Not just engineers and highly specialized technicians: from social sciences to sustainable architecture, sustainability is revealing the need for new professions, skillsets and awareness – for “green careers”. The key word is flexibility.
By 2050, the renewable energy sector will have produced 42 million jobs. This prediction from the International Renewable Energy Agency (IRENA)’s Global Renewables Outlook was echoed by the International Labour Organization (ILO), which asserted that implementing the Paris Agreement to fight climate change may require the creation of up to 18 million new jobs.
Green jobs contribute to a more sustainable world, especially – but not exclusively – from an environmental perspective. They concern not only the energy transition but also agriculture, the manufacturing sector, the circular economy, research and development, administration and services. “I want to reassure the new generations by immediately dispelling a myth: green jobs are not just in engineering,” Salvatore Bernabei, CEO of Enel Green Power, explained recently while taking part in Futuro@lavoro, a project organized by the Italian daily La Repubblicatogether with Bocconi University in Milan.
“The meaning of the term ‘green job’ extends beyond environmental considerations: it is an integral part of a new model of green, sustainable development,” explained Bernabei. “Technology is certainly an important component. In our ranks we have engineers, IT experts, chemists, mechanics, electrical engineers and so on, but there’s a need for everything and everyone.” For some time now, EGP has opened its doors to various skills: professionals in economics and finance, security managers, market and geopolitical analysts, not to mention climatologists, meteorologists and biologists. But also experts in communications and social sciences, as well as legal professionals tasked with checking that every EGP site is compliant with the relevant local and national regulations. These are all “green careers”: they share the strategic goal of supporting human development without having a negative impact on the ecosystem or the local community, but rather helping them grow and adding to their well-being.
With this in mind, EGP is also investing in future generations, creating new opportunities for young people and shared value with the communities in which we work around the world. In Italy the School4Life project, developed in collaboration with the Elis training center, has already involved around 800 students and 25 schools in a program for quality education, guiding them towards the jobs of the future and STEM (Science, Technology, Engineering and Mathematics) subjects. Another recent initiative, the “Energie per Crescere” program (“Energy for Growth”), also created in collaboration with Elis, aims to help around 5,500 young people find employment within the next two years, for the most part as grid technicians.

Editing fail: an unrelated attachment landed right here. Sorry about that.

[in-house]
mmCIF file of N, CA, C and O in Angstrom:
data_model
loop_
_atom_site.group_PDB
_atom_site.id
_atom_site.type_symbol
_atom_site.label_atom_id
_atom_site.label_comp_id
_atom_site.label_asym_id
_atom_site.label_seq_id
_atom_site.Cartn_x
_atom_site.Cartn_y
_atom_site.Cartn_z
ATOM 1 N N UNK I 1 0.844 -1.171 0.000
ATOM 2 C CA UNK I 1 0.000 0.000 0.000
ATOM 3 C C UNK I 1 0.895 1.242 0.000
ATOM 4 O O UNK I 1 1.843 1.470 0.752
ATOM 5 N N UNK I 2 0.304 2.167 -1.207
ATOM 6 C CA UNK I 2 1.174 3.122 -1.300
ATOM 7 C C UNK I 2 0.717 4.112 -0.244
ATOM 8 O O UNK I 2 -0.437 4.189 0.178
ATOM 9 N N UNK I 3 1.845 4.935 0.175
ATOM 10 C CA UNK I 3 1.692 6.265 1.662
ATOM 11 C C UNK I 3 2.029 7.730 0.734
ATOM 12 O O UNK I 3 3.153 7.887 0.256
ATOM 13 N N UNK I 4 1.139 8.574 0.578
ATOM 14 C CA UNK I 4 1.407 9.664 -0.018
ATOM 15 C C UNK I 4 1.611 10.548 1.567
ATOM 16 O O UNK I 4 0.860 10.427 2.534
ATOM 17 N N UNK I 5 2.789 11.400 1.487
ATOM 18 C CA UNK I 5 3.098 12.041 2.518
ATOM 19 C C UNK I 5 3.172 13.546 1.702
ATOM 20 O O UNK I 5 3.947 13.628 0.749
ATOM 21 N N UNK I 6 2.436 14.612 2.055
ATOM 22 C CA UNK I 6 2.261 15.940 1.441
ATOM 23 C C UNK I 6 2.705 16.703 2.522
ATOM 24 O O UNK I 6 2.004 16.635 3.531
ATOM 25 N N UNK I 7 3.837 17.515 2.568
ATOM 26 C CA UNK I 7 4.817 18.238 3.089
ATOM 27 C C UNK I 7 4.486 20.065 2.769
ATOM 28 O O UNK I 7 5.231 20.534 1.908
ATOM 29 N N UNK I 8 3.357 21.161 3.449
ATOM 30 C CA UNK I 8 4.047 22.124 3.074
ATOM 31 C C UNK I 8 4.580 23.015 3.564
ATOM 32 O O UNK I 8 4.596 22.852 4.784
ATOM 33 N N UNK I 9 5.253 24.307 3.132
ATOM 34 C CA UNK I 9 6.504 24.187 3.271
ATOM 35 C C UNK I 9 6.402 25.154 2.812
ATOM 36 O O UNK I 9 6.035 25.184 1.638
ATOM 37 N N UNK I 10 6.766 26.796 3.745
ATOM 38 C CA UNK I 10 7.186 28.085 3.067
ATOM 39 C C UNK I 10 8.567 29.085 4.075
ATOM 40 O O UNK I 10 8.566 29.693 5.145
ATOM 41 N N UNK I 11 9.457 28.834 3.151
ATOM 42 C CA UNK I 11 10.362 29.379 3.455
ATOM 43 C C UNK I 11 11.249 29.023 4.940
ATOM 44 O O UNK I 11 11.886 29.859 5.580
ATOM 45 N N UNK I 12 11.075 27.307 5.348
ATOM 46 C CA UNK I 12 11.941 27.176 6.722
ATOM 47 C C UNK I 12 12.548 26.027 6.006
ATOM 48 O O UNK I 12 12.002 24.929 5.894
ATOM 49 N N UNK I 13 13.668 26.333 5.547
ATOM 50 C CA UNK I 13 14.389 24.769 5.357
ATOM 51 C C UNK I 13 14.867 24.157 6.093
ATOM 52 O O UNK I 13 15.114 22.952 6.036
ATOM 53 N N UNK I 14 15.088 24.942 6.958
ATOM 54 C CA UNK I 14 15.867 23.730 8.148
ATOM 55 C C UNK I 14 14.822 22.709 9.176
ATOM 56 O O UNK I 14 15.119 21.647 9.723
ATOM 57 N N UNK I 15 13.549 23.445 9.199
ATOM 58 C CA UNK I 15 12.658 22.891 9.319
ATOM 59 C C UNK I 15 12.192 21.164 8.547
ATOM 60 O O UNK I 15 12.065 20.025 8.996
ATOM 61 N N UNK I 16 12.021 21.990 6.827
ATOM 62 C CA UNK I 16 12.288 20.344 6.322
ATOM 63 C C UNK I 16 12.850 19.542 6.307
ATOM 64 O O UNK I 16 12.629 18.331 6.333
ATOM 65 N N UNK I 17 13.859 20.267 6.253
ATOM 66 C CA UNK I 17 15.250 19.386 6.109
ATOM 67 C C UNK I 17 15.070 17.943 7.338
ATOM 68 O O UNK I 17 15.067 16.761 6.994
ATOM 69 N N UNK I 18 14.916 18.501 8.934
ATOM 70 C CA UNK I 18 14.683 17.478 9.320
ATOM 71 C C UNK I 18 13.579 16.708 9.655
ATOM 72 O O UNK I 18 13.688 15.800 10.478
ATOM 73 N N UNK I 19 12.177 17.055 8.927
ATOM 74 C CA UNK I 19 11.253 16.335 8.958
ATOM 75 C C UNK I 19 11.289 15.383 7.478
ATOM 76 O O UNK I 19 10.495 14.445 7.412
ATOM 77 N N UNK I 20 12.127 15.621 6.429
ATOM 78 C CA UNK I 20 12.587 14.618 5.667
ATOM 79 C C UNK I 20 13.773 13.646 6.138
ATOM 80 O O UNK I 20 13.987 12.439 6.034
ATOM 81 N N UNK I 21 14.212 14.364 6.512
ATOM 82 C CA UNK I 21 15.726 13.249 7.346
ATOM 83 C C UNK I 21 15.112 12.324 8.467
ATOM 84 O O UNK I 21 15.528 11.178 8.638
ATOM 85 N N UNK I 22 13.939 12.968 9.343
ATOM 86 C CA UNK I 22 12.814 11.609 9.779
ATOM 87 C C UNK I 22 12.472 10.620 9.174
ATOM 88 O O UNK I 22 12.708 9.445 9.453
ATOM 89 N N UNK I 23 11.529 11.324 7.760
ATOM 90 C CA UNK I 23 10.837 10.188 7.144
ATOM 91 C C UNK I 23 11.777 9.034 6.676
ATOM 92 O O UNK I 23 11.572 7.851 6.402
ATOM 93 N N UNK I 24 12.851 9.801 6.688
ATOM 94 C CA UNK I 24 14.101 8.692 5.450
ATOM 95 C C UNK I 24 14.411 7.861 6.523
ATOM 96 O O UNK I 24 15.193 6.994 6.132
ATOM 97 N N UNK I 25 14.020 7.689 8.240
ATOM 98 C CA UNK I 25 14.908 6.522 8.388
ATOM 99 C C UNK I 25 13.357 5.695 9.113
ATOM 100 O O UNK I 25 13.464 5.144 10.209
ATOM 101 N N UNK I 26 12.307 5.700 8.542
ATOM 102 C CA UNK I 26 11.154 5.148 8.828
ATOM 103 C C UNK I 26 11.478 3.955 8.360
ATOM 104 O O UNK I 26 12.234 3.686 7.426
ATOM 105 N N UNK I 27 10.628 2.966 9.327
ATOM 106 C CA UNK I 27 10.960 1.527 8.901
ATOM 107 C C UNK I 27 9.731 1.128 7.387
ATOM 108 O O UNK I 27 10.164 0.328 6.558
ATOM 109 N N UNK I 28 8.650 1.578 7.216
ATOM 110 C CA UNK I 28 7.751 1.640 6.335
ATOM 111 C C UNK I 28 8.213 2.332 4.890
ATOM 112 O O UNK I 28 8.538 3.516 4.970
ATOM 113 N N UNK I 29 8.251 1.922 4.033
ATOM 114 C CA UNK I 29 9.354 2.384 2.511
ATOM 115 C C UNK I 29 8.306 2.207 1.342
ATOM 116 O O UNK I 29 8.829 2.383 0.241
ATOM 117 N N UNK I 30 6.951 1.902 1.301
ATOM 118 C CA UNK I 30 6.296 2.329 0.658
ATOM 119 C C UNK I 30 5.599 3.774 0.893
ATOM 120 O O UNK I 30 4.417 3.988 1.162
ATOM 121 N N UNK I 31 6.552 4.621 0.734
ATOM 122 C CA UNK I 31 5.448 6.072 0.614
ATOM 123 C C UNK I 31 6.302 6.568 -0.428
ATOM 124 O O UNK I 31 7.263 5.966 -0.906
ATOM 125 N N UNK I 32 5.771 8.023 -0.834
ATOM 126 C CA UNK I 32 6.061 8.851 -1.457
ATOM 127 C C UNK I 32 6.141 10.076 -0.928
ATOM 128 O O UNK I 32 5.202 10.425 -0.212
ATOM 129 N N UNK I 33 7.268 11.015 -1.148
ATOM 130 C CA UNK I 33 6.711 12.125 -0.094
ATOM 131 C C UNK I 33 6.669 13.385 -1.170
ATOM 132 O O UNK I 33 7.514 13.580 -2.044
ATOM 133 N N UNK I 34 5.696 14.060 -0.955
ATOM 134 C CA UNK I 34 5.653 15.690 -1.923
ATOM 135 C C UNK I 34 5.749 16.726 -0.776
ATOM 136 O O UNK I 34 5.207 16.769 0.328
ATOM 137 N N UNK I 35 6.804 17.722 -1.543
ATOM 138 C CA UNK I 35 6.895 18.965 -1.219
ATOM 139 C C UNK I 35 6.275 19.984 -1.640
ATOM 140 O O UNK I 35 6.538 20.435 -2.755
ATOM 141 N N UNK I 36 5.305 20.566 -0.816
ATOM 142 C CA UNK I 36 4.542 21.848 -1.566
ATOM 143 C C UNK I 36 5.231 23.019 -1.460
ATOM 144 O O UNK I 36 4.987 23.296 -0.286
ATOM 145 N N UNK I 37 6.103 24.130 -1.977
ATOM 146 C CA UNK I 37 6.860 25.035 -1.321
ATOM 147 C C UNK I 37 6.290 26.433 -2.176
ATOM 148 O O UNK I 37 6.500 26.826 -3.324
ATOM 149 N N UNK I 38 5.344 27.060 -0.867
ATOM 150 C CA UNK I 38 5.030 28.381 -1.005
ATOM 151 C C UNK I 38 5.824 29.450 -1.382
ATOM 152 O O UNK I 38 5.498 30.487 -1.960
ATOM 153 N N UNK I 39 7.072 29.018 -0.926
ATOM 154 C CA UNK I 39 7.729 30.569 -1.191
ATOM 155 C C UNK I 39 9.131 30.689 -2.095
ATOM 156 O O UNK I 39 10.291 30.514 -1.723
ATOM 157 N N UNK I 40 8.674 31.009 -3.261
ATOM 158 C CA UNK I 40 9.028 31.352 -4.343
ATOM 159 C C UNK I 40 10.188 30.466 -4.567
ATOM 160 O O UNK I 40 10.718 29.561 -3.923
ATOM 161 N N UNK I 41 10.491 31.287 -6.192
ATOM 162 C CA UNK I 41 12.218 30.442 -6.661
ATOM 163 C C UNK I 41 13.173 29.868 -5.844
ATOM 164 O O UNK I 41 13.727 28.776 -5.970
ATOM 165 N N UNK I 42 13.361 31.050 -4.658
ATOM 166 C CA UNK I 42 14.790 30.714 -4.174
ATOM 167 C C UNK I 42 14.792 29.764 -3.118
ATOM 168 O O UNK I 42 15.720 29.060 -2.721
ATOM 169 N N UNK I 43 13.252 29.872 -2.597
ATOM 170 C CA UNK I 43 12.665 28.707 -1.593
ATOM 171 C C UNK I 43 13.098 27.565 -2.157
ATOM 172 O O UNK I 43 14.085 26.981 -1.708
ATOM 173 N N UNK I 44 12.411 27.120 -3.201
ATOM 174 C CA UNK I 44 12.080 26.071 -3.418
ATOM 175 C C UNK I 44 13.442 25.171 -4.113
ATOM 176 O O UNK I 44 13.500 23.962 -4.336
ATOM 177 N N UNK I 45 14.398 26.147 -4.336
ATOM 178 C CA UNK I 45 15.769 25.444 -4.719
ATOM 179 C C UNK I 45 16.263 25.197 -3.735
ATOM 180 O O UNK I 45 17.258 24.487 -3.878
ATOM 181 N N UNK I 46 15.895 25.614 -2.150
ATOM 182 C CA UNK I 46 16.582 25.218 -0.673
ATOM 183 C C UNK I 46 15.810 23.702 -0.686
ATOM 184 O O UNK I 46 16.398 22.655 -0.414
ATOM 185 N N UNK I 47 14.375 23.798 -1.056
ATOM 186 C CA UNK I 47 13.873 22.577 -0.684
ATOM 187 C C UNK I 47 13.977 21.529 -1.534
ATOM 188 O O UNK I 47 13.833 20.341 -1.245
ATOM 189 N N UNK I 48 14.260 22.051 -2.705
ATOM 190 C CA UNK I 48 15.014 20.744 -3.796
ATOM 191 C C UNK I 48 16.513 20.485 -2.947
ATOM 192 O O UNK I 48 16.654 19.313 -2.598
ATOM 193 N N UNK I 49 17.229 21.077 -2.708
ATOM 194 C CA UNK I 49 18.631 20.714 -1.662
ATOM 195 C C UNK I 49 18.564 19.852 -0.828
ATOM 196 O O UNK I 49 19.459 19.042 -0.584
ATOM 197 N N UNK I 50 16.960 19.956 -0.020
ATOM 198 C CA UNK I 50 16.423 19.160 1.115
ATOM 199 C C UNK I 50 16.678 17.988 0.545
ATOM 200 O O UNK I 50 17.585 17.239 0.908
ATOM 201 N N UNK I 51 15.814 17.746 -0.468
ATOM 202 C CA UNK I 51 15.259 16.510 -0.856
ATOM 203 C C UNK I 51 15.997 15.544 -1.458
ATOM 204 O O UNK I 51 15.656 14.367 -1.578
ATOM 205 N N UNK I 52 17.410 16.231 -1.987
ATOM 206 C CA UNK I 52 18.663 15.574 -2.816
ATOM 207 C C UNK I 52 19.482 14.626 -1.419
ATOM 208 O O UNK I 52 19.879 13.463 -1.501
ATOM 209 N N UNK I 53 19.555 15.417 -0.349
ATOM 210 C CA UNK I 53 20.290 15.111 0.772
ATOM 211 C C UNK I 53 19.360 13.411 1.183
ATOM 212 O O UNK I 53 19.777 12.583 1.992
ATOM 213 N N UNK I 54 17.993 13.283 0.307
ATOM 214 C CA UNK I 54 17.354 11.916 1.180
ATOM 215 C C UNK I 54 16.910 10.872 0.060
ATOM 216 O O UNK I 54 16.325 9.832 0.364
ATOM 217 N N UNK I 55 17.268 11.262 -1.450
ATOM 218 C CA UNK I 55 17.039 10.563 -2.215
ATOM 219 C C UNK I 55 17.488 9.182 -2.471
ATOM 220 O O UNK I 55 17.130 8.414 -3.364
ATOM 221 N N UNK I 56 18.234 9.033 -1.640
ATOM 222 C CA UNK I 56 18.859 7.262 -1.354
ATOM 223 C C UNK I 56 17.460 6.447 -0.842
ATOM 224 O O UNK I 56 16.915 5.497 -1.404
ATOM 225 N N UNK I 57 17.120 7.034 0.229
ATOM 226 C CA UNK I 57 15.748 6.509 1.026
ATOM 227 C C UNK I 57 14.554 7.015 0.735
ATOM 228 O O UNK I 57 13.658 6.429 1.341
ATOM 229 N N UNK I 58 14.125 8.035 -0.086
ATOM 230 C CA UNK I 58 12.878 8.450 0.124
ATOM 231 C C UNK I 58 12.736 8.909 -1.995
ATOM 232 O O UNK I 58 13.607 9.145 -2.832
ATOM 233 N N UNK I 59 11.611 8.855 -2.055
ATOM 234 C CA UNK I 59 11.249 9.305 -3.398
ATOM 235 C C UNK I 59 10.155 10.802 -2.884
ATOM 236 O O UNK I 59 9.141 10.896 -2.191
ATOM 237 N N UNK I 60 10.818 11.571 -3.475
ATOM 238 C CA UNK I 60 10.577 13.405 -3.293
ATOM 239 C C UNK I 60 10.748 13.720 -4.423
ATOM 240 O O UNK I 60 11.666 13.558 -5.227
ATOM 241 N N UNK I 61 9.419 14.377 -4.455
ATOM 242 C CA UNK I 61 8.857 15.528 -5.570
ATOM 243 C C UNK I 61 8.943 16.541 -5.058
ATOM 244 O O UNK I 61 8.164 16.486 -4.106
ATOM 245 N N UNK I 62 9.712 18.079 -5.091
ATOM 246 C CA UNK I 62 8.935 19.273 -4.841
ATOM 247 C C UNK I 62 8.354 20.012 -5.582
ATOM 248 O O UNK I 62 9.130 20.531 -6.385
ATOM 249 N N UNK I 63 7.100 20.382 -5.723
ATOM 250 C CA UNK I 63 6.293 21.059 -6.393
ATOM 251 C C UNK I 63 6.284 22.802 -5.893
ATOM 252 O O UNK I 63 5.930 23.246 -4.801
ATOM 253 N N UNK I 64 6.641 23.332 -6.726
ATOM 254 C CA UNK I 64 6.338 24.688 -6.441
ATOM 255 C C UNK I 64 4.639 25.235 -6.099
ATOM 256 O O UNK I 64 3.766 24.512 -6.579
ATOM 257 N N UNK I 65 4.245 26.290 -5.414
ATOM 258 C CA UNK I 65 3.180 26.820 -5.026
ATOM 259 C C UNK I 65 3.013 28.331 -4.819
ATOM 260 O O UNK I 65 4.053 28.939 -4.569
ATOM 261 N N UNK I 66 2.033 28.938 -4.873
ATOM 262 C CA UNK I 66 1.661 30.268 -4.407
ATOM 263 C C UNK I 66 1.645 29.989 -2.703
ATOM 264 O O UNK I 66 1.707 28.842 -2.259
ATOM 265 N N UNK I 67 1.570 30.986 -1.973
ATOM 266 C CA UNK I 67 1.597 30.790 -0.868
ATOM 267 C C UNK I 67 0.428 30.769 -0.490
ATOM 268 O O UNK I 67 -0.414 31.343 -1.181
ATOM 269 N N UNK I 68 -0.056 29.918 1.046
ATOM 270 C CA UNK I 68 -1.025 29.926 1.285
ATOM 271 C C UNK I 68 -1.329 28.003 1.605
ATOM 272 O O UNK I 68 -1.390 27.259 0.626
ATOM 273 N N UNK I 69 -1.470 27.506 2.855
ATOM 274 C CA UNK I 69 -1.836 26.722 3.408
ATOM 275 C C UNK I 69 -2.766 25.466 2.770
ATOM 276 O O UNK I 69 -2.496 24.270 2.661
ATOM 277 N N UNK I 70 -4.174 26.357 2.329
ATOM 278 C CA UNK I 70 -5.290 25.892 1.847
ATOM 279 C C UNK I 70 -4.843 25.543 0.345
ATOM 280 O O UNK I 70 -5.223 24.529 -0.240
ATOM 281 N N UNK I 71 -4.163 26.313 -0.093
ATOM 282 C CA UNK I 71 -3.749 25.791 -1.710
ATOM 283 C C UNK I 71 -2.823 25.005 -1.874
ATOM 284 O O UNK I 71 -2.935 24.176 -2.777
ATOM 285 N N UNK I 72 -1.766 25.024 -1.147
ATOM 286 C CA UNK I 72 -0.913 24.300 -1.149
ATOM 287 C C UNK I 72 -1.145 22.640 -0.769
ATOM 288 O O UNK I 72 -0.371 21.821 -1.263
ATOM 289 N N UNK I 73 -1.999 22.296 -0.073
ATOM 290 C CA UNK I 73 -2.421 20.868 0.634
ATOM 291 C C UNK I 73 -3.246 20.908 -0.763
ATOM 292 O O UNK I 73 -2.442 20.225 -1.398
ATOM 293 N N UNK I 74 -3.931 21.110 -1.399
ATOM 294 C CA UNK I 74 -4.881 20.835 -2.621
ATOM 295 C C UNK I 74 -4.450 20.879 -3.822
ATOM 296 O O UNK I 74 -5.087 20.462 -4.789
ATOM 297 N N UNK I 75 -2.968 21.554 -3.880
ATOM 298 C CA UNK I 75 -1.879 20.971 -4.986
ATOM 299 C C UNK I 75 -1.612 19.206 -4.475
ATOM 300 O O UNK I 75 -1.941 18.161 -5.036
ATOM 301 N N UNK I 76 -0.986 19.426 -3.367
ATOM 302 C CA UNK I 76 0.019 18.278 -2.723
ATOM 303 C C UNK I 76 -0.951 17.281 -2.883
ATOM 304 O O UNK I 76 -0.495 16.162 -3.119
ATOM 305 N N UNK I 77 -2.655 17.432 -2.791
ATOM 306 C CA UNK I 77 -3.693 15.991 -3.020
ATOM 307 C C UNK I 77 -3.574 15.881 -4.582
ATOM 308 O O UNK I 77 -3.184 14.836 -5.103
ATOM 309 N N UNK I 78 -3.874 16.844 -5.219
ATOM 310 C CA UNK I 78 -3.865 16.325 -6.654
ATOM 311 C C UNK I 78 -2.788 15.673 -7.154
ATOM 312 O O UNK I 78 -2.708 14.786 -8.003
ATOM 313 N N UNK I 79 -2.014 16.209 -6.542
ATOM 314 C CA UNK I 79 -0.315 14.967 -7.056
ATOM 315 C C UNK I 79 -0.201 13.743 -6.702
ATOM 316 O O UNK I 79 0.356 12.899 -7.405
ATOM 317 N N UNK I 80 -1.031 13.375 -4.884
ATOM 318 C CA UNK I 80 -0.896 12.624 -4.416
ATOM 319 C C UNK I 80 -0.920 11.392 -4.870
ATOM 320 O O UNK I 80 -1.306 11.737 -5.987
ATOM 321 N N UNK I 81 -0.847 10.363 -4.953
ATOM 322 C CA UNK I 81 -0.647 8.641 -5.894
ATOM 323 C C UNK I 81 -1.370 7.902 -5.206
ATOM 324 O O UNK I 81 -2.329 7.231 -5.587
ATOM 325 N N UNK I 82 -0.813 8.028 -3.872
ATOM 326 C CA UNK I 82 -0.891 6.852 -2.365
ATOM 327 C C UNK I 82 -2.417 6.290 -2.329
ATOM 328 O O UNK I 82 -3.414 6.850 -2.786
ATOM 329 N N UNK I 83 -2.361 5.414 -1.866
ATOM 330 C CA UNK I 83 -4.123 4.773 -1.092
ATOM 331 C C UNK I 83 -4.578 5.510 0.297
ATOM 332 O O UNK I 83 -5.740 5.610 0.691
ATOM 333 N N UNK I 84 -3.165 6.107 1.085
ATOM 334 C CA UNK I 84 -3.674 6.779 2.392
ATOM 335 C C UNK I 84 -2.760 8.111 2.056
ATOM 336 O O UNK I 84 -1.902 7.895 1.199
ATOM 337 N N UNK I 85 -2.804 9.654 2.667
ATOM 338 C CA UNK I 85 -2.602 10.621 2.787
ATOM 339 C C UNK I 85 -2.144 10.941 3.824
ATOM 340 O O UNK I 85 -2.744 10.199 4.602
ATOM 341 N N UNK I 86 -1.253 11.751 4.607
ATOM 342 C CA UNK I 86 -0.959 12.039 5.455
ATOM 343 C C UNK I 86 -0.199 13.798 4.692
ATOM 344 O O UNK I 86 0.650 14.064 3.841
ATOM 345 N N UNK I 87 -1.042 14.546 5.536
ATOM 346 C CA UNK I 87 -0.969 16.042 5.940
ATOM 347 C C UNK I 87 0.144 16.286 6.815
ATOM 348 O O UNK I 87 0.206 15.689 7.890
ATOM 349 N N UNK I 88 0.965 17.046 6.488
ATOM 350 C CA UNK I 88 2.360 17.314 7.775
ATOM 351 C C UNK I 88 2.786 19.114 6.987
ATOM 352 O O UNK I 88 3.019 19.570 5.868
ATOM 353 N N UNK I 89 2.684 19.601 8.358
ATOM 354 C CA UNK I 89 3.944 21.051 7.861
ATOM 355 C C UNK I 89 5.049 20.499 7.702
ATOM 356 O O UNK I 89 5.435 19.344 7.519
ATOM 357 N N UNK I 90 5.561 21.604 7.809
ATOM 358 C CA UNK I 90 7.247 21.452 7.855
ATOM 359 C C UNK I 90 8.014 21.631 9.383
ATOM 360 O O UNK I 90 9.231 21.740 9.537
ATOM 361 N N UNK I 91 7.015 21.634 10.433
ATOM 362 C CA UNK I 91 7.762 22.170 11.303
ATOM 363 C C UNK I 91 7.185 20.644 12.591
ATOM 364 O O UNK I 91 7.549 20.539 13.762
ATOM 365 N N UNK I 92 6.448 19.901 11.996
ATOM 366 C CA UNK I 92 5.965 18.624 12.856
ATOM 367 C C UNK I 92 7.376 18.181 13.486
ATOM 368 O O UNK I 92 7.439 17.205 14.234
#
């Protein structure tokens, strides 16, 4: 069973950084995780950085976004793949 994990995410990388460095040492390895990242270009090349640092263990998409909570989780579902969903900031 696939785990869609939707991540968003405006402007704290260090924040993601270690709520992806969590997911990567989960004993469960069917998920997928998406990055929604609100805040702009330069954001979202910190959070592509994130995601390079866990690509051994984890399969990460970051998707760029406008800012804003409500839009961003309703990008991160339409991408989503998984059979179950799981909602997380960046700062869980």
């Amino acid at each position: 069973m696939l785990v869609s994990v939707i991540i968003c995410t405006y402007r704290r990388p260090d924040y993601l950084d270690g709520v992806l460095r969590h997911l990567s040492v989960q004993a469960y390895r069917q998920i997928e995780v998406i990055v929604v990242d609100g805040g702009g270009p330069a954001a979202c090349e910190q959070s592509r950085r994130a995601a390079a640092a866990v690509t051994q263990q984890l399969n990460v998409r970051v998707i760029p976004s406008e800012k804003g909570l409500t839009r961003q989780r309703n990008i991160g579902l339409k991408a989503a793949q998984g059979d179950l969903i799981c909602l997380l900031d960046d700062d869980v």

Other projects aimed at young people contribute to the prosperity of the communities in which we operate. In the village of Shongoane in South Africa, a program for children and teens aged 7 to 14 has been launched for those who had never used a computer before, to enable them to learn basic IT and programming skills. EGP is also providing scholarships for more than twenty young women from disadvantaged areas in South Africa who would otherwise be unable to attend school or university.
In Colombia, thanks to a partnership with the non-profit United Way, 40 teachers have been trained to use Excel and virtual digital tools. At the Santa Elena de Piedritas school in Peru,thanks to an agreement with the NGO Crea+, teachers, parents and students are trained remotely in digital learning technologies. And in urban areas near EGP power plants, a project has been launched to distribute computers we no longer use.
Young people are the energy of tomorrow: that’s why it’s essential to listen to what they have to say in order to better understand their vision and to take it into account in the choices we make every day.